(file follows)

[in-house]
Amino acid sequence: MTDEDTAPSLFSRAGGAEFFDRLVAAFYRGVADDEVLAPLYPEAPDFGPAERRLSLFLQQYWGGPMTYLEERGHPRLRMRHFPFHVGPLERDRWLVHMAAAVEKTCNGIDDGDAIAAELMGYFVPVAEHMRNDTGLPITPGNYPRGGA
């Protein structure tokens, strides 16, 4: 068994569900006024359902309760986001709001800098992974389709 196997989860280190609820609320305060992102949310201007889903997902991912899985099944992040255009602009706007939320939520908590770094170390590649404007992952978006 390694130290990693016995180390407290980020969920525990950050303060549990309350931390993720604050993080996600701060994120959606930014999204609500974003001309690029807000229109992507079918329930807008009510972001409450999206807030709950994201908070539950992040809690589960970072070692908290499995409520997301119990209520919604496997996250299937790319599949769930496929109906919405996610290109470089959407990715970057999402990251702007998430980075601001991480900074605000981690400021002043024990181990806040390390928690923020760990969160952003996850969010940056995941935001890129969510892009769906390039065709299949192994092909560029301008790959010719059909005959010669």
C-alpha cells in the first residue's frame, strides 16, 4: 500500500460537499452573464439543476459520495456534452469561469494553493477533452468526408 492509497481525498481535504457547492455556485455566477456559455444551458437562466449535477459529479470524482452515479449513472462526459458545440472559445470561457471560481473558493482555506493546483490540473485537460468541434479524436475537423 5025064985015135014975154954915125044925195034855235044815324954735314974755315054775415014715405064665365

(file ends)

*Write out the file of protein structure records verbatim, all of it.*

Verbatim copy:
[in-house]
Amino acid sequence: MTDEDTAPSLFSRAGGAEFFDRLVAAFYRGVADDEVLAPLYPEAPDFGPAERRLSLFLQQYWGGPMTYLEERGHPRLRMRHFPFHVGPLERDRWLVHMAAAVEKTCNGIDDGDAIAAELMGYFVPVAEHMRNDTGLPITPGNYPRGGA
């Protein structure tokens, strides 16, 4: 068994569900006024359902309760986001709001800098992974389709 196997989860280190609820609320305060992102949310201007889903997902991912899985099944992040255009602009706007939320939520908590770094170390590649404007992952978006 390694130290990693016995180390407290980020969920525990950050303060549990309350931390993720604050993080996600701060994120959606930014999204609500974003001309690029807000229109992507079918329930807008009510972001409450999206807030709950994201908070539950992040809690589960970072070692908290499995409520997301119990209520919604496997996250299937790319599949769930496929109906919405996610290109470089959407990715970057999402990251702007998430980075601001991480900074605000981690400021002043024990181990806040390390928690923020760990969160952003996850969010940056995941935001890129969510892009769906390039065709299949192994092909560029301008790959010719059909005959010669």
C-alpha cells in the first residue's frame, strides 16, 4: 500500500460537499452573464439543476459520495456534452469561469494553493477533452468526408 492509497481525498481535504457547492455556485455566477456559455444551458437562466449535477459529479470524482452515479449513472462526459458545440472559445470561457471560481473558493482555506493546483490540473485537460468541434479524436475537423 5025064985015135014975154954915125044925195034855235044815324954735314974755315054775415014715405064665365